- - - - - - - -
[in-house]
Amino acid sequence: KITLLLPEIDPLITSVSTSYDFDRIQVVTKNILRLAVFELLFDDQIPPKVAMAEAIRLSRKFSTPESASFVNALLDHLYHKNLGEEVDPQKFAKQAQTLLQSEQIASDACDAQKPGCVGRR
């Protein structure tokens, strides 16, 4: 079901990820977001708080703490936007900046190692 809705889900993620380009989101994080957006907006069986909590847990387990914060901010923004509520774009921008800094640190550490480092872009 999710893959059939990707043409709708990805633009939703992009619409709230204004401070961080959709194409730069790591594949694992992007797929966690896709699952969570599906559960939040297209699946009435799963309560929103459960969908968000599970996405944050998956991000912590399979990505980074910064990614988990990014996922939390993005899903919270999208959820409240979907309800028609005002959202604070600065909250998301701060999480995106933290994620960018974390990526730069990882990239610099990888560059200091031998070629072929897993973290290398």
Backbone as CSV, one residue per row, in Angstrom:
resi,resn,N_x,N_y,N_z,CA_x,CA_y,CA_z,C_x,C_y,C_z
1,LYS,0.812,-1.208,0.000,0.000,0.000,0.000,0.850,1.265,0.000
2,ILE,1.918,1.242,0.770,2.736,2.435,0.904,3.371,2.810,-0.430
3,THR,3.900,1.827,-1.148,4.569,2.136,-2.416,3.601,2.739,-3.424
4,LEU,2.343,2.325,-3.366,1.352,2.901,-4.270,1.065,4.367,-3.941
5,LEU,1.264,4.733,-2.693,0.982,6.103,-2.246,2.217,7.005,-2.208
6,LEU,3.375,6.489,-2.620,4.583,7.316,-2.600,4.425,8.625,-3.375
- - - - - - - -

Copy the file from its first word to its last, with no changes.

[in-house]
Amino acid sequence: KITLLLPEIDPLITSVSTSYDFDRIQVVTKNILRLAVFELLFDDQIPPKVAMAEAIRLSRKFSTPESASFVNALLDHLYHKNLGEEVDPQKFAKQAQTLLQSEQIASDACDAQKPGCVGRR
């Protein structure tokens, strides 16, 4: 079901990820977001708080703490936007900046190692 809705889900993620380009989101994080957006907006069986909590847990387990914060901010923004509520774009921008800094640190550490480092872009 999710893959059939990707043409709708990805633009939703992009619409709230204004401070961080959709194409730069790591594949694992992007797929966690896709699952969570599906559960939040297209699946009435799963309560929103459960969908968000599970996405944050998956991000912590399979990505980074910064990614988990990014996922939390993005899903919270999208959820409240979907309800028609005002959202604070600065909250998301701060999480995106933290994620960018974390990526730069990882990239610099990888560059200091031998070629072929897993973290290398």
Backbone as CSV, one residue per row, in Angstrom:
resi,resn,N_x,N_y,N_z,CA_x,CA_y,CA_z,C_x,C_y,C_z
1,LYS,0.812,-1.208,0.000,0.000,0.000,0.000,0.850,1.265,0.000
2,ILE,1.918,1.242,0.770,2.736,2.435,0.904,3.371,2.810,-0.430
3,THR,3.900,1.827,-1.148,4.569,2.136,-2.416,3.601,2.739,-3.424
4,LEU,2.343,2.325,-3.366,1.352,2.901,-4.270,1.065,4.367,-3.941
5,LEU,1.264,4.733,-2.693,0.982,6.103,-2.246,2.217,7.005,-2.208
6,LEU,3.375,6.489,-2.620,4.583,7.316,-2.600,4.425,8.625,-3.375